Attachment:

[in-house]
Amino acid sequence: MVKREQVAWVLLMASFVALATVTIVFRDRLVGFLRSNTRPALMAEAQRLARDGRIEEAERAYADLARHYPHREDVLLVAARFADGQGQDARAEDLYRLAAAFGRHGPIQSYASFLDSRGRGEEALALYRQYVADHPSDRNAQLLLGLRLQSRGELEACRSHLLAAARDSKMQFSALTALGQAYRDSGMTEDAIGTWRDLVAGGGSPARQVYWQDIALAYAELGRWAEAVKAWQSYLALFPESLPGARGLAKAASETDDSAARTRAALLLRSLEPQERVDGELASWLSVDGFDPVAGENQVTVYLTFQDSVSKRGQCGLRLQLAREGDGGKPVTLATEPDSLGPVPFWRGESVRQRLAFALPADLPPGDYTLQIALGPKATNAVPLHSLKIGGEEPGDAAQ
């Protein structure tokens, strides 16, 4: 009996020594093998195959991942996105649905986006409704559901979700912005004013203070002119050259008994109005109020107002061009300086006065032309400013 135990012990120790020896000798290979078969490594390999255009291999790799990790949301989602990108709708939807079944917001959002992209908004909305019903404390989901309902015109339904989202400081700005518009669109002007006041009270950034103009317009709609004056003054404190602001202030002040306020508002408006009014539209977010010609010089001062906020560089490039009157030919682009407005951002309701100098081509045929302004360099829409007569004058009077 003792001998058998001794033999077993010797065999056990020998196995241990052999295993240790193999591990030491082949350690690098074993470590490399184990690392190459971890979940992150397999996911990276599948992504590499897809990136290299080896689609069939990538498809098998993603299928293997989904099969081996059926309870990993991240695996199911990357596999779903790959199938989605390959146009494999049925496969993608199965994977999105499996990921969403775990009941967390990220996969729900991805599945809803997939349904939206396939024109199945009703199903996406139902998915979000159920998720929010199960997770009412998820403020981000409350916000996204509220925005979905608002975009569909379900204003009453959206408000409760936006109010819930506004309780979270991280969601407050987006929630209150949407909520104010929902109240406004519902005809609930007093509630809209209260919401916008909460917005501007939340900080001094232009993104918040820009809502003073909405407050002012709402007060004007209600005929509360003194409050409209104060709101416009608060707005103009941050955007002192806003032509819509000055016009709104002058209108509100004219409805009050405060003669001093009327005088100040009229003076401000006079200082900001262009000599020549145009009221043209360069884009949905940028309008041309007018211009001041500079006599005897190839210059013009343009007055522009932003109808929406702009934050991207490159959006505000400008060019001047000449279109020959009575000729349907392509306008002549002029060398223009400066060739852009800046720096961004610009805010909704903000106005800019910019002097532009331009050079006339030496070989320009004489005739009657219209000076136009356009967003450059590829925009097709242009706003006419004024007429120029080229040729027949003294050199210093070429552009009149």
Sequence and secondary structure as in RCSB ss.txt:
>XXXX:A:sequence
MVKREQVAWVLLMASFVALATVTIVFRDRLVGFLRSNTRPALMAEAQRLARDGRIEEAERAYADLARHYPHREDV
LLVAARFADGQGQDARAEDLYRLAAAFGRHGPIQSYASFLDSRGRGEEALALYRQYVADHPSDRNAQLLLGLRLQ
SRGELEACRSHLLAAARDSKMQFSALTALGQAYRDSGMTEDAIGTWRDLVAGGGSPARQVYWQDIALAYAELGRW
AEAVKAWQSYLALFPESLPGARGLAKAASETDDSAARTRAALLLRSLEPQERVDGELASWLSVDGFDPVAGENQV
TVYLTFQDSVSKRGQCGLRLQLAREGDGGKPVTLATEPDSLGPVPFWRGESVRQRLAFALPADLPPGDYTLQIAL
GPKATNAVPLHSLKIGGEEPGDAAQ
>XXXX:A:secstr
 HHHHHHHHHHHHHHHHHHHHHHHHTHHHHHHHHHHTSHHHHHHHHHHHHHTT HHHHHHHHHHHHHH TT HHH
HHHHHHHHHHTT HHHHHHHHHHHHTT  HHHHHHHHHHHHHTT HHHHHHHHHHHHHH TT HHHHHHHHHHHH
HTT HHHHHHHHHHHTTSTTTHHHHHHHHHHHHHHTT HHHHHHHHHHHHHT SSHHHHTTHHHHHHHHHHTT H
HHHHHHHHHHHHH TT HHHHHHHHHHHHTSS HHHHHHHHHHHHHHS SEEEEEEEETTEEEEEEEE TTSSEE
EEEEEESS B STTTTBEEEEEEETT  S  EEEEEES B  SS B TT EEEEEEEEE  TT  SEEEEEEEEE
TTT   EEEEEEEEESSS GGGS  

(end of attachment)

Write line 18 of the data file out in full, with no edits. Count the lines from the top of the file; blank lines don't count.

TTT   EEEEEEEEESSS GGGS  